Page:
First Steps

steps.jpgI think all of us have something in our lives we’d like to make better or improve. The question is how do we get started in changing things? Is it some special formula, organizational system, motivational technique or coaching camp? No, I think it’s far simpler than all that: the answer, which you’ve heard before, goes “every journey begins with the first step.” You just have to get started. As an old friend use to say, “the hardest part about going for a jog is just getting out the front door.” I think he’s right.

This “first step” seems to have great implications for those of us who are marketeers. While certainly no guarantee of success, getting someone to consider a product or service first begins with the person figuring out they have a problem, or what I sometimes call “an itch to scratch.” Without an itch there is no reason to begin the effort to find a way to scratch it. Without an itch we don’t see offers, notice advertisements, see related concepts in our lives, ask our friends and colleagues about their experiences or even do the coveted Google search. Without an itch, we never take the first step.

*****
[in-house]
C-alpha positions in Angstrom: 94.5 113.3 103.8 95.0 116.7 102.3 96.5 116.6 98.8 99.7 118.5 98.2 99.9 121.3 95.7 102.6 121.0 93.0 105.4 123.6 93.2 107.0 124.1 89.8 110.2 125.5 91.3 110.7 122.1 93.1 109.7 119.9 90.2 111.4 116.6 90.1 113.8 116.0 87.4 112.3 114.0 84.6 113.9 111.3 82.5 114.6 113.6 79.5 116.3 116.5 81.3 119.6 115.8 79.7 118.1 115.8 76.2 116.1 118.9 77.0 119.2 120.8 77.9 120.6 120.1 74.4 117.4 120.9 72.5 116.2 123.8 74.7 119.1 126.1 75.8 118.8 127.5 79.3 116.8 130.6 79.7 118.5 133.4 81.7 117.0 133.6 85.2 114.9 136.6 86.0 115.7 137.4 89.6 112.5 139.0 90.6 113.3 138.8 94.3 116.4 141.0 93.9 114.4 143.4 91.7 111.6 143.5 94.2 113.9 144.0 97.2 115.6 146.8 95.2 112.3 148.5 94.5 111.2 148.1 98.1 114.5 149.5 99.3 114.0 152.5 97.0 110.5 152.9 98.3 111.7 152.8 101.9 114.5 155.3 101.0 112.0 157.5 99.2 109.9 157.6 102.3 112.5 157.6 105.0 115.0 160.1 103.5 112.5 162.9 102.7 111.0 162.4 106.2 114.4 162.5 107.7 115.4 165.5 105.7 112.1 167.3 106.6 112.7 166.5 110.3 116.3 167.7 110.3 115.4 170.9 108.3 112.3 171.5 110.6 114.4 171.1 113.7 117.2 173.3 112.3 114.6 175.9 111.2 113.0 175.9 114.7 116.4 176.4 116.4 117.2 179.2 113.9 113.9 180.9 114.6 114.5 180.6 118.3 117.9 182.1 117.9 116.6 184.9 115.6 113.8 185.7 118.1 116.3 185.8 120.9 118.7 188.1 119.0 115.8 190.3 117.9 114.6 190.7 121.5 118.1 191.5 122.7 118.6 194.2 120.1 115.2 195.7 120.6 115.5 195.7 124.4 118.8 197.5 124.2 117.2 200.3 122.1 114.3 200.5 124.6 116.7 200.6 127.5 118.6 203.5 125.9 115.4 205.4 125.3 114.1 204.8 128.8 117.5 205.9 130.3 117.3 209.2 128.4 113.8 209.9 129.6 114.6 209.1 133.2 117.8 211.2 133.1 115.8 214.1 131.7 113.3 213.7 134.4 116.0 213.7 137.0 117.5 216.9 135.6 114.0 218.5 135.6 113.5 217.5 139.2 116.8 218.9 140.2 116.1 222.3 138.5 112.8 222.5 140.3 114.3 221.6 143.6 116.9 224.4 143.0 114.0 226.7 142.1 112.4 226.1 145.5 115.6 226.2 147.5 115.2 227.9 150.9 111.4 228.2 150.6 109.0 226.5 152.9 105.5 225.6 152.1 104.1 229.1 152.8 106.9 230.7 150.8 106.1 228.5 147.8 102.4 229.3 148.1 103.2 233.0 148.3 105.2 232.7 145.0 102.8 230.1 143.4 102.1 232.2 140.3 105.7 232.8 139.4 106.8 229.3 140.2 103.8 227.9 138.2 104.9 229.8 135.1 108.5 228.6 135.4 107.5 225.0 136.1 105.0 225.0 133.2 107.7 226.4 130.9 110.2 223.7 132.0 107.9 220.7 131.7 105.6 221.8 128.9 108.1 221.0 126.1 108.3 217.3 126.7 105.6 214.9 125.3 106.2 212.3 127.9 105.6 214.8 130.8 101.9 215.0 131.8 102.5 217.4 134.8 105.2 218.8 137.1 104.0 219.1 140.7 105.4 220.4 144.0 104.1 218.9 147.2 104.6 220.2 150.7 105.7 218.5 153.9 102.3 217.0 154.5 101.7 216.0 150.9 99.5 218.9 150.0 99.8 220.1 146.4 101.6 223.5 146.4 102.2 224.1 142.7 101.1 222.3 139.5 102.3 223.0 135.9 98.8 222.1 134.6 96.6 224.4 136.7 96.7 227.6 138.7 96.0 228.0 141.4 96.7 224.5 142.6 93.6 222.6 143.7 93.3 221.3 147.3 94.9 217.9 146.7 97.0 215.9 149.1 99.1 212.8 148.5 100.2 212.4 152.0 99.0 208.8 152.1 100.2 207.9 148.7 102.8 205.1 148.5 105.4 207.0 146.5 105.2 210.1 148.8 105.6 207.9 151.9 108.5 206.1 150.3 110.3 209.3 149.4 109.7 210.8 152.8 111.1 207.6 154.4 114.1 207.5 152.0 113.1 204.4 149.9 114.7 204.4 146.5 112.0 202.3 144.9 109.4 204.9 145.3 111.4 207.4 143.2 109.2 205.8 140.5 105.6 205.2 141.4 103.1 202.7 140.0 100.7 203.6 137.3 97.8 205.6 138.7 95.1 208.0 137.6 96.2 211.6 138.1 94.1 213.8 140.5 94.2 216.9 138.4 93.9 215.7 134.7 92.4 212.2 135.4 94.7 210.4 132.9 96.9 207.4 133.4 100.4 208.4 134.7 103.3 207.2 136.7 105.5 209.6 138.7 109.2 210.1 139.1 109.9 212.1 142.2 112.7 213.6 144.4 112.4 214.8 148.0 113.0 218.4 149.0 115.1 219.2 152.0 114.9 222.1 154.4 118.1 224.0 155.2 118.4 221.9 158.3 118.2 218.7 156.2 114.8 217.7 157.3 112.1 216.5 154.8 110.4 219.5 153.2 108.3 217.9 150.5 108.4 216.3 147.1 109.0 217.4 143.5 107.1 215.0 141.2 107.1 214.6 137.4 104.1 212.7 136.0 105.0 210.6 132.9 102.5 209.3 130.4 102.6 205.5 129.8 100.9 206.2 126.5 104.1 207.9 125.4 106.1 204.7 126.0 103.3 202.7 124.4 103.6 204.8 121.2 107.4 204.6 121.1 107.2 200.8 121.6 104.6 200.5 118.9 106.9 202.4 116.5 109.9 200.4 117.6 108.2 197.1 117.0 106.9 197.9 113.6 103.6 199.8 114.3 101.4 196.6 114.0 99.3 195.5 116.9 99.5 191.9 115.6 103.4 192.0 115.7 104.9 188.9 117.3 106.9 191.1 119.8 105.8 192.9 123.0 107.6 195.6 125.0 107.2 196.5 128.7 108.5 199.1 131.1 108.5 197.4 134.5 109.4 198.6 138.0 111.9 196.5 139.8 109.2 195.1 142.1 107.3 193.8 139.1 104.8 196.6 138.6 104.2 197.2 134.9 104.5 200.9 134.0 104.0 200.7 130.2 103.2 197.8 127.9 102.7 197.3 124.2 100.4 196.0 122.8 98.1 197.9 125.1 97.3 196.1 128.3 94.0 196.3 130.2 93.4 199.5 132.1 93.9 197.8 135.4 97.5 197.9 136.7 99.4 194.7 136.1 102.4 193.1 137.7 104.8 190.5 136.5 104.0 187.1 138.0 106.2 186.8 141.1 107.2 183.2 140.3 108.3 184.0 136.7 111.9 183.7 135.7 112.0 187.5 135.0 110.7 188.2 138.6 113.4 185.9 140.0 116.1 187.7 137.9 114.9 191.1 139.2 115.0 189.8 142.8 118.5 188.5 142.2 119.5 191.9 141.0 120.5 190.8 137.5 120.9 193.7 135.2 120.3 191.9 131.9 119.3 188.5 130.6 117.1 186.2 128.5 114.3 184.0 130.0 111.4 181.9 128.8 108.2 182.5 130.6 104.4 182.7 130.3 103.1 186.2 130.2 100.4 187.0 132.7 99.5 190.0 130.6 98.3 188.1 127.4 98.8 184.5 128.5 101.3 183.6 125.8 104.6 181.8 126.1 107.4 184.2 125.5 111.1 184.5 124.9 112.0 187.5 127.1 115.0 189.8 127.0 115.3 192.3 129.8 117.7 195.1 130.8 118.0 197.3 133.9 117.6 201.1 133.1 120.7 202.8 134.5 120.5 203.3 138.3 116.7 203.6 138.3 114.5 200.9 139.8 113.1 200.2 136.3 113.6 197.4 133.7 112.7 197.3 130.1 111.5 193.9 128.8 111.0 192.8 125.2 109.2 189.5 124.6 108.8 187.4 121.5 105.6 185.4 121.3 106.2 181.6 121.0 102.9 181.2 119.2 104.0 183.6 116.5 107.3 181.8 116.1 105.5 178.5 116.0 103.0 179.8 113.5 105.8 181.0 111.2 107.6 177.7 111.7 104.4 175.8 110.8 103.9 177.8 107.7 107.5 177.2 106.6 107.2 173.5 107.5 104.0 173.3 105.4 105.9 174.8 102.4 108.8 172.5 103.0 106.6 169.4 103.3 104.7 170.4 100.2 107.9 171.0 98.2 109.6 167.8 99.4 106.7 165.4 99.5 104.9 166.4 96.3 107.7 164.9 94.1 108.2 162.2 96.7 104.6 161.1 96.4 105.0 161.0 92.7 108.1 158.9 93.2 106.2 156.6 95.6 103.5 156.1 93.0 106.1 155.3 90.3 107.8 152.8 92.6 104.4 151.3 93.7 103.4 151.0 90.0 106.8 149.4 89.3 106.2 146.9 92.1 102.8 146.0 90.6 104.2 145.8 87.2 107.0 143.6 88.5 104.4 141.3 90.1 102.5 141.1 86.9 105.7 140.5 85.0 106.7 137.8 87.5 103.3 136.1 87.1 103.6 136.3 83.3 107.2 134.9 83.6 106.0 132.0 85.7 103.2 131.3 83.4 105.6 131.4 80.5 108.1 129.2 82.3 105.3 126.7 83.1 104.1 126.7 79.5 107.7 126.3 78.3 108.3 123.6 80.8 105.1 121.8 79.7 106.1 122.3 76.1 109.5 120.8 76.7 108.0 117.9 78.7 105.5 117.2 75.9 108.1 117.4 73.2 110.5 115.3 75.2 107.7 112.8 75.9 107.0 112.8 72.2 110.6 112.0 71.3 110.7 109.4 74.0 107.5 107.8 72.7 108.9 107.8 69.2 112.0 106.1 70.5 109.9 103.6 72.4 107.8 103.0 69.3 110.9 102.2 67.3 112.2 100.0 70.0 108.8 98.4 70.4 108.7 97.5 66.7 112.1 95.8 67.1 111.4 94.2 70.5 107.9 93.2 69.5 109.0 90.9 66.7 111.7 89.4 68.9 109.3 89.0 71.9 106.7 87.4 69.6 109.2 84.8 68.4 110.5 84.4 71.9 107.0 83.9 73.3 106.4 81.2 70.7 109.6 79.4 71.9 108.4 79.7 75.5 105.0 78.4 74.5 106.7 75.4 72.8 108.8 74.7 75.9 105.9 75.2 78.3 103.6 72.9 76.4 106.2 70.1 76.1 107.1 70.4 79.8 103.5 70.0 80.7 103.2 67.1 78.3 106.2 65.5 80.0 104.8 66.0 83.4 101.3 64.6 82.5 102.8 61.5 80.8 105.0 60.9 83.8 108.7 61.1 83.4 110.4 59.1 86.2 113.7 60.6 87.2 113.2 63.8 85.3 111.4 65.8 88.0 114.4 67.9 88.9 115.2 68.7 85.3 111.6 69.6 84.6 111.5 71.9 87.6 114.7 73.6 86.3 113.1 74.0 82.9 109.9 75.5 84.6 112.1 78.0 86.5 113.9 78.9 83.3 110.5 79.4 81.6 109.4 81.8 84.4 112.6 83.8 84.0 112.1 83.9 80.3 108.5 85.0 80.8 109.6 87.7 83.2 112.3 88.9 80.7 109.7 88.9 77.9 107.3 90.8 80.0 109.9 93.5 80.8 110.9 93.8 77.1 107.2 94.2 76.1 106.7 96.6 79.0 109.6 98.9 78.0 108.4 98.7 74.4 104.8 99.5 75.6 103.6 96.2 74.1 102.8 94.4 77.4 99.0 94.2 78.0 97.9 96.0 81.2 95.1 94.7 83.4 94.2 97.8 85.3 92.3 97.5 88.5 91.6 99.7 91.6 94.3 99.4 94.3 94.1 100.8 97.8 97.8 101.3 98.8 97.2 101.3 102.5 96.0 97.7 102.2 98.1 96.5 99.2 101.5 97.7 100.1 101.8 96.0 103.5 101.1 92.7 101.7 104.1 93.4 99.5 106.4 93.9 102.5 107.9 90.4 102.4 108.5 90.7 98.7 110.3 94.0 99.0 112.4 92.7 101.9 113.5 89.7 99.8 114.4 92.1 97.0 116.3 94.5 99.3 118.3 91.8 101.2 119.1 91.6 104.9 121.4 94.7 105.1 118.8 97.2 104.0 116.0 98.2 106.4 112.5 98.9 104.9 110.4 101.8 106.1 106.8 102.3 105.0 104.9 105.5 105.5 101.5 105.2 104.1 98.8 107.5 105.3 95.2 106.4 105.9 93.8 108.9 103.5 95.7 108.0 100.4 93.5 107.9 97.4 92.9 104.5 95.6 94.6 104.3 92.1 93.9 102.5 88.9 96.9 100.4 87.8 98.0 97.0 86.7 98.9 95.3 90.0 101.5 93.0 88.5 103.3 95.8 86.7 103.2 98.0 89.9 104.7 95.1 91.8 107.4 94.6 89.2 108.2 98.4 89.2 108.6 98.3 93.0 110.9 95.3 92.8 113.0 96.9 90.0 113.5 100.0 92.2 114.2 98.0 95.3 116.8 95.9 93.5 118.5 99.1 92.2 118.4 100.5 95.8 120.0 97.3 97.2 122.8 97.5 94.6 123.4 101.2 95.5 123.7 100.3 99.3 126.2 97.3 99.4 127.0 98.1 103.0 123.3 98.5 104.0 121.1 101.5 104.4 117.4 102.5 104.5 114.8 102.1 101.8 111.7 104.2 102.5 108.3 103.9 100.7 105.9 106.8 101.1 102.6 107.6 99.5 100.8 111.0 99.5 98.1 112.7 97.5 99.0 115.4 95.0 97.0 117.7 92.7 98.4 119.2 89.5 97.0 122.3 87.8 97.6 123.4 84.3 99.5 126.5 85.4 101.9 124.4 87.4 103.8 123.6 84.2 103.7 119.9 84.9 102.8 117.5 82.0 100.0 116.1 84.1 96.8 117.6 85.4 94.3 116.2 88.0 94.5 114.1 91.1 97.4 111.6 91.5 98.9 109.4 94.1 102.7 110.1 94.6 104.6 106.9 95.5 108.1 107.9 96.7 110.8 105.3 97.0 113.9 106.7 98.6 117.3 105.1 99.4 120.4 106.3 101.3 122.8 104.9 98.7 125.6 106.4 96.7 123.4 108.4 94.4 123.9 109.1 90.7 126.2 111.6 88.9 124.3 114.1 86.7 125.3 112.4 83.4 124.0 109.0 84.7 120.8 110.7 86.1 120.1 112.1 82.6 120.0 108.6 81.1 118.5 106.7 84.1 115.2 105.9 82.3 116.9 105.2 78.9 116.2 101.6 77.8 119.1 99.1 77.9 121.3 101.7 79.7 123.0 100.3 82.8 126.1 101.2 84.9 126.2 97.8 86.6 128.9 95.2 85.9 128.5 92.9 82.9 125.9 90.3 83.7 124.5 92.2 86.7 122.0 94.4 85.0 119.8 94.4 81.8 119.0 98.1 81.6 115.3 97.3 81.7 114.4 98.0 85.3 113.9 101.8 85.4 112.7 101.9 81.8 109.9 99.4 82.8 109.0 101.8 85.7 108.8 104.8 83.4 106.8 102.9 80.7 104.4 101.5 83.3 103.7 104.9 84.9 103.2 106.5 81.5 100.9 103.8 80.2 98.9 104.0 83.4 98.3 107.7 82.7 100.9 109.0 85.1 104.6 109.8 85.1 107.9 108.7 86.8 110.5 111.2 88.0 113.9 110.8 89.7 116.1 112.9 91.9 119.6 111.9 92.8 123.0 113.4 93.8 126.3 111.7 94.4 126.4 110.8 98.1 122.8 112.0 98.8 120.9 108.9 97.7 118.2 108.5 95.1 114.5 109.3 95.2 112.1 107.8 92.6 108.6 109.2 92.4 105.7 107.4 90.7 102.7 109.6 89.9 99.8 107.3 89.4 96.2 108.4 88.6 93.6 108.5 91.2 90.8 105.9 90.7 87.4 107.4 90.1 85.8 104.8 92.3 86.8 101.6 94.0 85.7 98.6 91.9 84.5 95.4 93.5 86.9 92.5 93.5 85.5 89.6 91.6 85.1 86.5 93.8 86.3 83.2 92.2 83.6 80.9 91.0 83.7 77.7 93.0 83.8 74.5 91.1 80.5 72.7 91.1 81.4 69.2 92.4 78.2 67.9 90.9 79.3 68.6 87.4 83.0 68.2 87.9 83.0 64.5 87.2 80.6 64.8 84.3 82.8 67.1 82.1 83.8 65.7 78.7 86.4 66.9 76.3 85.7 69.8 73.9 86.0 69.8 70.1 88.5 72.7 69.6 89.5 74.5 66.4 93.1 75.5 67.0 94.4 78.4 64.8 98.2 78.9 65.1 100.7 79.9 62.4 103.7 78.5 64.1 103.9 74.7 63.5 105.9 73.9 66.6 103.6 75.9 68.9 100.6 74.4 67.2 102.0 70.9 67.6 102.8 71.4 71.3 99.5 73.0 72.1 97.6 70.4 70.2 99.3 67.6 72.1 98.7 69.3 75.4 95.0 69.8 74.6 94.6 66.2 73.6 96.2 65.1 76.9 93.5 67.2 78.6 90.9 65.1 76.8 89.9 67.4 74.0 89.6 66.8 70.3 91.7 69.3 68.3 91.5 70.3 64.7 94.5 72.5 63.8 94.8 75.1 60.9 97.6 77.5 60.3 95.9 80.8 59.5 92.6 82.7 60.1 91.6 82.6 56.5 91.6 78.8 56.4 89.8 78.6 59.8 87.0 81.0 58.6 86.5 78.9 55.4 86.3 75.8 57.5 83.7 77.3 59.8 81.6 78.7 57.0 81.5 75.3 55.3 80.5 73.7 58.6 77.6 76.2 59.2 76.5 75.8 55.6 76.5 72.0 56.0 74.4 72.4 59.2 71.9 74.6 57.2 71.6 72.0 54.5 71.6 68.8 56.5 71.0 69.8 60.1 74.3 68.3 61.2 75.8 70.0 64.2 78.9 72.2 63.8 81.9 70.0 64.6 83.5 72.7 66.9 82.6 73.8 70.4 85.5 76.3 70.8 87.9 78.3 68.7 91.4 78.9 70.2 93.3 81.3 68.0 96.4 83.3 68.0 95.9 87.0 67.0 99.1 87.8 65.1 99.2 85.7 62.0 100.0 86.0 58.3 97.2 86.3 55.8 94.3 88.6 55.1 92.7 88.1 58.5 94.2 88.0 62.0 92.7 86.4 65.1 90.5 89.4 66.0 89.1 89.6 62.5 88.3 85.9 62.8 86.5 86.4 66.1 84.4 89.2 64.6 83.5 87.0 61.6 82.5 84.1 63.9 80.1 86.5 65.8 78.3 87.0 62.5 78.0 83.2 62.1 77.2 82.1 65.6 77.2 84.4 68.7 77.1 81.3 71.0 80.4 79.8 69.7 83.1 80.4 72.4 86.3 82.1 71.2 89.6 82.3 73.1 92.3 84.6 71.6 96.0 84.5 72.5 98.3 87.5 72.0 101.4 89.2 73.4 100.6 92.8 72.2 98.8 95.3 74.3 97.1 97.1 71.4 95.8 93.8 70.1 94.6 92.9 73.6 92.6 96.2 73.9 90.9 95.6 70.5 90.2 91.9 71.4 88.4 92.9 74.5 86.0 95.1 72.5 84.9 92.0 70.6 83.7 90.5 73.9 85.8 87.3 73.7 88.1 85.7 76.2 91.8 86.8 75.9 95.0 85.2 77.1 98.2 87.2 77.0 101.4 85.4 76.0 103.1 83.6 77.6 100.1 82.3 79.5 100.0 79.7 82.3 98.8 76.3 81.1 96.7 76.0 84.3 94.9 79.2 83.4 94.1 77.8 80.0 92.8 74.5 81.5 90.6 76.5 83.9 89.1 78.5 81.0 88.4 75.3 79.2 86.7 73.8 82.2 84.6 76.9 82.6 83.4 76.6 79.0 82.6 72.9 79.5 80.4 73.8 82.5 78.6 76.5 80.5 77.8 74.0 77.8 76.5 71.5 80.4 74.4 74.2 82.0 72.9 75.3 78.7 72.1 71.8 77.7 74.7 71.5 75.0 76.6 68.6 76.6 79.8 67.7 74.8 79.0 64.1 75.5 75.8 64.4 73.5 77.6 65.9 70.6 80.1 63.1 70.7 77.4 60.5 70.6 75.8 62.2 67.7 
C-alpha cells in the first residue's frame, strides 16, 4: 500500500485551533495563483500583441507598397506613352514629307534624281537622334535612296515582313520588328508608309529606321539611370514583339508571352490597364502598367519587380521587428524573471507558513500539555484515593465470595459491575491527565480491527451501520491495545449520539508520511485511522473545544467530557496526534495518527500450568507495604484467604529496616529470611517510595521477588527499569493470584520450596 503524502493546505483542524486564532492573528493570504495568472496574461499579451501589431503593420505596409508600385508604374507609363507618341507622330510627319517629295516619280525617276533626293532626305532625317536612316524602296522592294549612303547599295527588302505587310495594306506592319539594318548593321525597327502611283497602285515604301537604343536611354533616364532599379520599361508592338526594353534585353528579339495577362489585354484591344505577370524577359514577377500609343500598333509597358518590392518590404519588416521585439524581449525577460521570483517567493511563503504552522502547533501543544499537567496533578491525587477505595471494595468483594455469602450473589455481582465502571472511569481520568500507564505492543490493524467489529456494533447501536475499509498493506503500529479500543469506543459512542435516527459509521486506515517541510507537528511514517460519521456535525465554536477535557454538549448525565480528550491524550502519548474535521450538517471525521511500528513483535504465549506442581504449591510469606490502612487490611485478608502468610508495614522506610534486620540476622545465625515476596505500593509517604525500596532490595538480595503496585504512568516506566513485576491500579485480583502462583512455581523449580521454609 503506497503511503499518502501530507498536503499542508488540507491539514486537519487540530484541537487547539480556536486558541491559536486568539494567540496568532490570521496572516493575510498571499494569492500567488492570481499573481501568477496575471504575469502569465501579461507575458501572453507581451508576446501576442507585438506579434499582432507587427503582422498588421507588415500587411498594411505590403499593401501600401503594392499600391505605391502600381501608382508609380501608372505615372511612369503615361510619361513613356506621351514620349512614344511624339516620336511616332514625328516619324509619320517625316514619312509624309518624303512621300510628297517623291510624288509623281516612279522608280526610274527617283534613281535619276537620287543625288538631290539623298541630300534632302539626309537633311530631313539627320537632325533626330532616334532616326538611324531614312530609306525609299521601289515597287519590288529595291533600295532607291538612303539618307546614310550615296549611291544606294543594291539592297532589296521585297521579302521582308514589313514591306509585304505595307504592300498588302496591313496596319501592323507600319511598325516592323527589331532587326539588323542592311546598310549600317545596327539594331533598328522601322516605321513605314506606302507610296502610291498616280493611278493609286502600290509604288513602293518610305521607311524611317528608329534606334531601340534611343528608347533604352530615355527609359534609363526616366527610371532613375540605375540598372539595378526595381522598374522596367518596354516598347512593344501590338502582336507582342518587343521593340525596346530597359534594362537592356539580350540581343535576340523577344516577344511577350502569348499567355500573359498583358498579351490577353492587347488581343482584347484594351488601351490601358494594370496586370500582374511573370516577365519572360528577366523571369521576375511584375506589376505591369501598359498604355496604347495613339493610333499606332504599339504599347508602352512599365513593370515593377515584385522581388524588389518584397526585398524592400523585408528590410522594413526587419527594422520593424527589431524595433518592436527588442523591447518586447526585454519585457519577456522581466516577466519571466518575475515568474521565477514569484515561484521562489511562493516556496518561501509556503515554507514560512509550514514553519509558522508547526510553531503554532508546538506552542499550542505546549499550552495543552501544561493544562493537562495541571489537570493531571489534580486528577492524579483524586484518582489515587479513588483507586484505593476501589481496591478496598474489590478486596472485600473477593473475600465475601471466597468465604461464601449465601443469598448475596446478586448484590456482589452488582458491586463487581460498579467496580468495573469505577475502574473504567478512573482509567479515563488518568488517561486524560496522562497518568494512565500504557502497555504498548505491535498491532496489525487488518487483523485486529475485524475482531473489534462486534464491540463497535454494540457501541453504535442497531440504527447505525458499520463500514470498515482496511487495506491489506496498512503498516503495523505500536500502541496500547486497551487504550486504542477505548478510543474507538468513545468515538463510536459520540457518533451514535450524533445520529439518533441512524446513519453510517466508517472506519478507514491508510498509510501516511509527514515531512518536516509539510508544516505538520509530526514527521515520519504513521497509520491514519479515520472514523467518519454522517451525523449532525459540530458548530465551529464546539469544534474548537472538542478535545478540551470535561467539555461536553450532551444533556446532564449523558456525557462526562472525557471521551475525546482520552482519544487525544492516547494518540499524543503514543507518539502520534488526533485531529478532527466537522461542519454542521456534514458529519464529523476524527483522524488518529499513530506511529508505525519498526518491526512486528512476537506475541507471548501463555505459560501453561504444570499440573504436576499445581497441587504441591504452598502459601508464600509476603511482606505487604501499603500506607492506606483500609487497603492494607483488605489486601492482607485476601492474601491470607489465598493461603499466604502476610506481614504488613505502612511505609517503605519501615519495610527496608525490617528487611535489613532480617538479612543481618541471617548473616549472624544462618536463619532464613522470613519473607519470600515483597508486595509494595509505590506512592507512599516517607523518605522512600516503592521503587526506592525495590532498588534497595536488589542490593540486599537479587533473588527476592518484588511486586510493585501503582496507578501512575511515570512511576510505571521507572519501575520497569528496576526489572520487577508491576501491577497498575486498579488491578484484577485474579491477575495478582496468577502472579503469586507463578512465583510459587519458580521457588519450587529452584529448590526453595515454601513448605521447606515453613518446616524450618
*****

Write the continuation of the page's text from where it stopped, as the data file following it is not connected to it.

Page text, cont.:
The “first step” concept I also believe is at work when it comes to sustainability and corporate America. While these folks have a very, very long way to go; just taking the first step, if nothing else, makes the second and later steps far easier.

I have to admit I must remind myself of this potential windfall when I visit some of the bigger retailers who have “caught the green bug.” As I walk their apparel isles I see a World Bazaar of which none of the clothing is made in the U.S. and often where the items sharing a rack are from different continents. And all I can think is how sustainable, from a green perspective, is this sort of business model? Should everything we consume/buy, including clothes, adhere to the 250-mile rule as well?

I visit the restroom at one of the most responsibly sustainable retailers I know and notice they don’t use low-water (or no water) consuming fixtures. They hand out plastic bags, have automatic opening doors and still carefully light many of their departments to increase the appeal of their products. And do we really need 30″ of paper to document our itemized list of things we just bought?

While we have a long way to go, you see once you get the itch you take the first step and from there it can get pretty slippery. People are finding that itch when it comes to stewardship of our environment. It is real, and needs to be scratched. I am confident all of this will get fixed; everywhere I shop, work and travel. It is already happening. And it all started with the first step.